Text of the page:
Hailing from Punjab’s Nanowal village, Gurwinder Singh Sohi replaced his family’s wheat farming with floriculture. Today, he cultivates over 40 varieties of exotic flowers on a 22-acre farmland, doubling the family income.
Gurwinder Singh Sohi, who grew up around wheat fields in Punjab, decided in 2008 to harness the region’s favourable climate for the benefit of the farmers by switching from wheat farming to floriculture.
“For generations, my family has cultivated wheat and rice. I’ve noticed that despite the hard work farmers put into their fields day and night, they struggle to earn a decent income from it. In contrast, floriculture can yield two to three times the income compared to traditional wheat farming,” the 45-year-old tells The Better India.
“Besides, Punjab’s climate is ideal for growing most crops. The sandy loam soil and water with a pH of 7–7.5 are beneficial for flower cultivation. That’s why I chose flower farming over wheat, becoming the first farmer in my district [Fatehgarh Sahib] to do so,” he adds.
Today, he grows 40 varieties of exotic flowers — including California poppy, gladiolus, calendula, alyssum, chrysanthemum, daisy, delphinium, lupin, and salvia — on 22 acres of land in his village Nanowal. He produces around 10 tonnes of flowers in a five-month season, earning an income of Rs 1 lakh per acre.
Failed at everything to succeed in one
While most of his cousins, including his sister, moved to countries like the US and Canada in search of jobs, Gurwinder’s attachment to his village only grew. Without any aspirations to settle for a corporate job, he discontinued education after Class 12. “I never had any inclination towards higher studies. But I wanted to be accomplished and establish an identity for myself while living in the village,” he shares.
After completing Class 12 in 1993, he did several odd jobs from being a salesperson, a tea leaves trader, and a mushroom and poultry farmer to selling sweets and customising swanky jeeps. “I failed in all these professions as I lacked enthusiasm and was unable to enjoy the work,” he says.
Fifteen years later, in 2008, his life took a turning point when he started flower farming as his profession. He found out from a friend that the Punjab Horticulture Department was offering subsidised seeds of Holland gladiolus flowers.
“I decided to give it a try. The department gave me 10,000 bulbs for free, but I needed land to grow the crop, so I sought help from my father. When I informed him about my new venture, he got upset and angry because he thought I was not serious about any work, often quitting jobs after two to three years,” he recalls.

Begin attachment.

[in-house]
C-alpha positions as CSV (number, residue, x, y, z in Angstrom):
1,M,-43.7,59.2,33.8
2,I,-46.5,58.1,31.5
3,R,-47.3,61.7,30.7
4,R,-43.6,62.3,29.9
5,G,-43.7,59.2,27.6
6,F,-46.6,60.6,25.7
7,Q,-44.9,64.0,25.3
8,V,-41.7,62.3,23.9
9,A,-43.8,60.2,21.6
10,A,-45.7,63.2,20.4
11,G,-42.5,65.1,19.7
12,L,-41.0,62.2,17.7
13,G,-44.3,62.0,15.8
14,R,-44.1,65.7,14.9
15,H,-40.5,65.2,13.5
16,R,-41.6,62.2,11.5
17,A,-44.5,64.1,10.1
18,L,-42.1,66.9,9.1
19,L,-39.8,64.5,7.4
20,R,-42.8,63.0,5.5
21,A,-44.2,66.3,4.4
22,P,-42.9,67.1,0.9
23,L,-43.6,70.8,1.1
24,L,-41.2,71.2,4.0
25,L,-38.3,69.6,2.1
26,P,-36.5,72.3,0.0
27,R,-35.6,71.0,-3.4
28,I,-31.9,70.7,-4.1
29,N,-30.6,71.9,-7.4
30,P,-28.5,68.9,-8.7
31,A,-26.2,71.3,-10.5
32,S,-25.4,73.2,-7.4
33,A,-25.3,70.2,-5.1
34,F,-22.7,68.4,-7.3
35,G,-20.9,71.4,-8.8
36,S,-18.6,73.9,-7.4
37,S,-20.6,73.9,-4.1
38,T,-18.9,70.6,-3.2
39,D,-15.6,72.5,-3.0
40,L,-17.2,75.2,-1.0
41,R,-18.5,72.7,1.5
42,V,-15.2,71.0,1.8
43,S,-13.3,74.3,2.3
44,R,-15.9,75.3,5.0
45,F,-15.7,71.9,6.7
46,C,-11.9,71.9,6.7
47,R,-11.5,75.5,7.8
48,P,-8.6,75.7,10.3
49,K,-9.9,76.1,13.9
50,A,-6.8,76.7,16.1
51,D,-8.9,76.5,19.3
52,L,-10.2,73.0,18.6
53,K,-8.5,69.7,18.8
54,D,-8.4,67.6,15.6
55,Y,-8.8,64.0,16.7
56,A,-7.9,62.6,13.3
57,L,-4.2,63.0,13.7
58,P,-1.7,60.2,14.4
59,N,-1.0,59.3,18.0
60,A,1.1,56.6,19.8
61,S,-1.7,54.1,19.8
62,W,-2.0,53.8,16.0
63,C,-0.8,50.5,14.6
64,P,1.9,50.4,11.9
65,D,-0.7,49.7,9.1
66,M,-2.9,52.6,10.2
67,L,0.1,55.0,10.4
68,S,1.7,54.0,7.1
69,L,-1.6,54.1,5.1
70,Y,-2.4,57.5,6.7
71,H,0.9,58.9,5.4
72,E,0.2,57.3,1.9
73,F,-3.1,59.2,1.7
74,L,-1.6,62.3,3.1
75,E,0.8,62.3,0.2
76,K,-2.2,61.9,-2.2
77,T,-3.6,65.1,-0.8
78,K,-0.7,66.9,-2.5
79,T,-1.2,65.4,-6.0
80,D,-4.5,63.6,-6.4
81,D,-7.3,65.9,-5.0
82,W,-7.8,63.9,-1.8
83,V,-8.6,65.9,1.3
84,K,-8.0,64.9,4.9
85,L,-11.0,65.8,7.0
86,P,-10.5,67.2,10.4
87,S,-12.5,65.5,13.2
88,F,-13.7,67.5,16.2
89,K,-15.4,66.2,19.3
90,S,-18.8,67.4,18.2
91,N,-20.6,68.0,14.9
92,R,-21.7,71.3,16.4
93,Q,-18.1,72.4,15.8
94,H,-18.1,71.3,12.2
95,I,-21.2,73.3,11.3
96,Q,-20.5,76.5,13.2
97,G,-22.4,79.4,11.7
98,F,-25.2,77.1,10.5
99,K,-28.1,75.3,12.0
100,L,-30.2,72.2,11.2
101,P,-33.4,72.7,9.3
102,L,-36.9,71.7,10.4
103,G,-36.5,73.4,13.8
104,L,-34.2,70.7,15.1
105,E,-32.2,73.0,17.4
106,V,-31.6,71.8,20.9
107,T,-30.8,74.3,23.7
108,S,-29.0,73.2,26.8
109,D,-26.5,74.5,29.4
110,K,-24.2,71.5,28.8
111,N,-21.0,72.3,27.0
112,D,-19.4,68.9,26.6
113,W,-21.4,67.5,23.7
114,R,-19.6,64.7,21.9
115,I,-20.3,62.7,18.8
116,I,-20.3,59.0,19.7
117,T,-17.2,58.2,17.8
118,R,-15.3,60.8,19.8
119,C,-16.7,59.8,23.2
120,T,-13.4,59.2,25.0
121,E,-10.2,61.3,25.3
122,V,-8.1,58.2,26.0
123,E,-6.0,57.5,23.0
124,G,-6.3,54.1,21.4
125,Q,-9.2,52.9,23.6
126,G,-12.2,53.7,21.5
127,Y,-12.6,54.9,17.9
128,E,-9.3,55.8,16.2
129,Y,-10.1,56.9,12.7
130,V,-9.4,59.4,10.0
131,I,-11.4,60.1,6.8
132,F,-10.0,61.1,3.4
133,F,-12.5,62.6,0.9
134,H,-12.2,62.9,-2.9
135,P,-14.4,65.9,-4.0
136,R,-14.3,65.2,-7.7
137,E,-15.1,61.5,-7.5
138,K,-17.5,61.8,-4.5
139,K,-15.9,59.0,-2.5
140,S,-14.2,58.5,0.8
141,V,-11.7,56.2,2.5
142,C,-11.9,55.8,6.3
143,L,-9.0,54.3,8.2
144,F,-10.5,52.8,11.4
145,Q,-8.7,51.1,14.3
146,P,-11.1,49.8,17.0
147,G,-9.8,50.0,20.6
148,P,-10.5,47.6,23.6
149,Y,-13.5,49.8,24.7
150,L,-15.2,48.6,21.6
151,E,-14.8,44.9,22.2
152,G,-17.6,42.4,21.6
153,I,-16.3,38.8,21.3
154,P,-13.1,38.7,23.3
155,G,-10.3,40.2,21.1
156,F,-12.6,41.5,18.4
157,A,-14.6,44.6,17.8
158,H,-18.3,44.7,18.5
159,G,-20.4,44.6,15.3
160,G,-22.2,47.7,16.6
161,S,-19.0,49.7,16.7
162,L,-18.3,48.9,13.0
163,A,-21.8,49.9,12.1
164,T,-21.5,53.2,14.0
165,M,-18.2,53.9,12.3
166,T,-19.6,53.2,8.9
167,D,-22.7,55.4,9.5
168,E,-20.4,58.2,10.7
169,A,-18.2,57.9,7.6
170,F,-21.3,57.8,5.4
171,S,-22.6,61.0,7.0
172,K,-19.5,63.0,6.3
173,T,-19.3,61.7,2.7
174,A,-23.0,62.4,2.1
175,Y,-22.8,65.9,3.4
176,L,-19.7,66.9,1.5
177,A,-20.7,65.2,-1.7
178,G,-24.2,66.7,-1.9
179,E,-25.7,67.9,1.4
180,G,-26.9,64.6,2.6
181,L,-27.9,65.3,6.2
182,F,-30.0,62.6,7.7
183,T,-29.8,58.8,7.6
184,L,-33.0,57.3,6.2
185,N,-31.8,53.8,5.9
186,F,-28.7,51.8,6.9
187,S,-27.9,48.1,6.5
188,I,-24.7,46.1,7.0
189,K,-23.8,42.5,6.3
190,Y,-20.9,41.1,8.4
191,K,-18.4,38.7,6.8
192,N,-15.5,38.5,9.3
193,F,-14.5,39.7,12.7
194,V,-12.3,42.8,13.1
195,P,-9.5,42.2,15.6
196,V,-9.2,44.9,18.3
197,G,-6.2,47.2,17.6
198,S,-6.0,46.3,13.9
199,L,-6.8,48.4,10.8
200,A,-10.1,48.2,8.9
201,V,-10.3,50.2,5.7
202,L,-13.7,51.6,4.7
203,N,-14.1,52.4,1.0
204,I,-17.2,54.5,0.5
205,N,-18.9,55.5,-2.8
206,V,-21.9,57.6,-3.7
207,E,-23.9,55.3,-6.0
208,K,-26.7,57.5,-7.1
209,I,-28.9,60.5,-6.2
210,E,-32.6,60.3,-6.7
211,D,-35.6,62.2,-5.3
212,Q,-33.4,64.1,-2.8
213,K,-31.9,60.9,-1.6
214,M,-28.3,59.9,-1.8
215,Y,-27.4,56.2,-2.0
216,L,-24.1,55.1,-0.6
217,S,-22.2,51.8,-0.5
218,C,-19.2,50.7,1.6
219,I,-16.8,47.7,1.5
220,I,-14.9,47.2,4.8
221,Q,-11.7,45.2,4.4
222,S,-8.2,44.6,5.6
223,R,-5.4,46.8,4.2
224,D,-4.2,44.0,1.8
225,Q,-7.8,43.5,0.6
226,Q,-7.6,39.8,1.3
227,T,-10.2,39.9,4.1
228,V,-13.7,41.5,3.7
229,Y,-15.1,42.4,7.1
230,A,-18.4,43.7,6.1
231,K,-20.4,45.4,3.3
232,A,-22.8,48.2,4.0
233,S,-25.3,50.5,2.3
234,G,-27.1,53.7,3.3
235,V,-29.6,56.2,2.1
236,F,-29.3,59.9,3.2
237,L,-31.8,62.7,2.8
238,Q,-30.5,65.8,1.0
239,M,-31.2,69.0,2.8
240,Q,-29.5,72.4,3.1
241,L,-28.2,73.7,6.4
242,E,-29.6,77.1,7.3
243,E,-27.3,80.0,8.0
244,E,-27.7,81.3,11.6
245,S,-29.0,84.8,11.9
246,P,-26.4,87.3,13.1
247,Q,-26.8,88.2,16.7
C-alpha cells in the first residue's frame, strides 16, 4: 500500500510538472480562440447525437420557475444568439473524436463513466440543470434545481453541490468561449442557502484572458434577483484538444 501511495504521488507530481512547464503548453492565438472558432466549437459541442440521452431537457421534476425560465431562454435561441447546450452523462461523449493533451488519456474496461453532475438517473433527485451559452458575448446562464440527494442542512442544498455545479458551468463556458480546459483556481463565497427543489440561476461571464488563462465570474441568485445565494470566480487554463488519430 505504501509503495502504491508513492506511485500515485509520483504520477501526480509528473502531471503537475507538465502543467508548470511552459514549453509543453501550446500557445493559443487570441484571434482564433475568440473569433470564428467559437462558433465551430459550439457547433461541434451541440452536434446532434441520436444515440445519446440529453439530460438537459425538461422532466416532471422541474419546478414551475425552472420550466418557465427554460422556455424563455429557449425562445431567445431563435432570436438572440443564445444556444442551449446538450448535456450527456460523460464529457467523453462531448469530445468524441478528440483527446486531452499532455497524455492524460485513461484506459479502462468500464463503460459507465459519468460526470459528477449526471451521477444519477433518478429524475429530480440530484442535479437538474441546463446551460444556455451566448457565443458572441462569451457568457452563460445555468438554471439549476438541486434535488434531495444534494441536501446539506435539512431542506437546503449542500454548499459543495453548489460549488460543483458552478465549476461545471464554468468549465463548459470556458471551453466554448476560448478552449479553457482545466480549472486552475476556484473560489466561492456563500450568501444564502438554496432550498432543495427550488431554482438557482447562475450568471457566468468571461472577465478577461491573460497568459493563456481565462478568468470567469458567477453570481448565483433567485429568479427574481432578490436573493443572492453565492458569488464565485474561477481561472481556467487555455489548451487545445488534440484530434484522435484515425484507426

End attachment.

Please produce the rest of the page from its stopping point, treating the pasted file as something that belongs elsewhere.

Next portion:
Nevertheless, Gurwinder’s father allowed him to experiment on two kanals (about 0.25 acres) of land. So Gurwinder planted the bulbs, and after 90 days, they started to bloom. He sold the first batch in the local markets and earned around Rs 3 per spike.
The Holland gladiolus flowers are one of the most widely used ornamental flowers across the world. With a longer shelf-life of seven days, these flowers are an economical agri-product for farmers. Hence, encouraged by the successful experiment and potential returns, he expanded the area under flower cultivation to one acre the next year.
Subsequently, he introduced other varieties of flowers from countries like Europe and Israel, gradually expanding the flower cultivation to 22 acres of land.
Transforming flower farming with machines
Although Gurwinder found happiness in flower farming, it came with its own set of challenges. “Gladiolus flower bulbs resemble onions. In the past, we planted these bulbs by hand in beds, ensuring the pointed end faced upwards. This was a slow and labour-intensive process,” he says.
“I discovered that foreign farmers use machines on large fields for planting. However many farmers in India believed that unless you plant the bulbs as specified, they wouldn’t grow. They thought machines wouldn’t do it right. But after researching, I found this belief to be untrue,” he adds.
In the absence of a suitable planting machine in the local market, Gurwinder decided to make one himself. It took him three years to come up with a one-of-a-kind machine that helped plant flower bulbs and reduce the farmers’ time and cost.
For this, he also received a grant of Rs 12 lakh from Punjab Agriculture University.
Explaining the features of the machine, Gurwinder says, “We use a tractor to run this semi-automatic machine. It has a circular plate with holes in it. The bulbs of flowers are dropped on the beds through these circular plates. Earlier, it would take an entire day for 30 labourers to plant bulbs on an acre of land. Now, with five people, we are able to plant bulbs in just two hours. With this, we save Rs 40,000 per acre on labour costs.”
After seeing the success of the machines on his farm, other farmers approached him to enquire about them. Other than the planting machine, he has also developed machines for digging and grading purposes.
So far, he has sold eight machines — priced between Rs 60,000 and Rs 1.6 lakh — to farmers in Punjab, Haryana, Uttarakhand, and Himachal.
Apart from this, he has also trained more than 2,000 farmers from across the country — including Leh, Himachal, Uttar Pradesh, and Rajasthan — to grow exotic flowers for free. “I wish more and more people adopt floriculture and double their incomes. So I don’t charge even a penny to train farmers.”
Gurwinder received national recognition for his farming innovations in 2019, and more recently, about two months ago, he was recognised at the state level by Chief Minister Bhagwat Mann.
“I cannot express this feeling in words. Some time back, I would be mocked by many people as I never settled on any work. Today, everyone — including my family — appreciates me. People associate my name with the village. When others say, ‘Yeh Gurwinder wala Nanowal hai?’, it is a moment of pride for me,” he says.
Edited by Pranita Bhat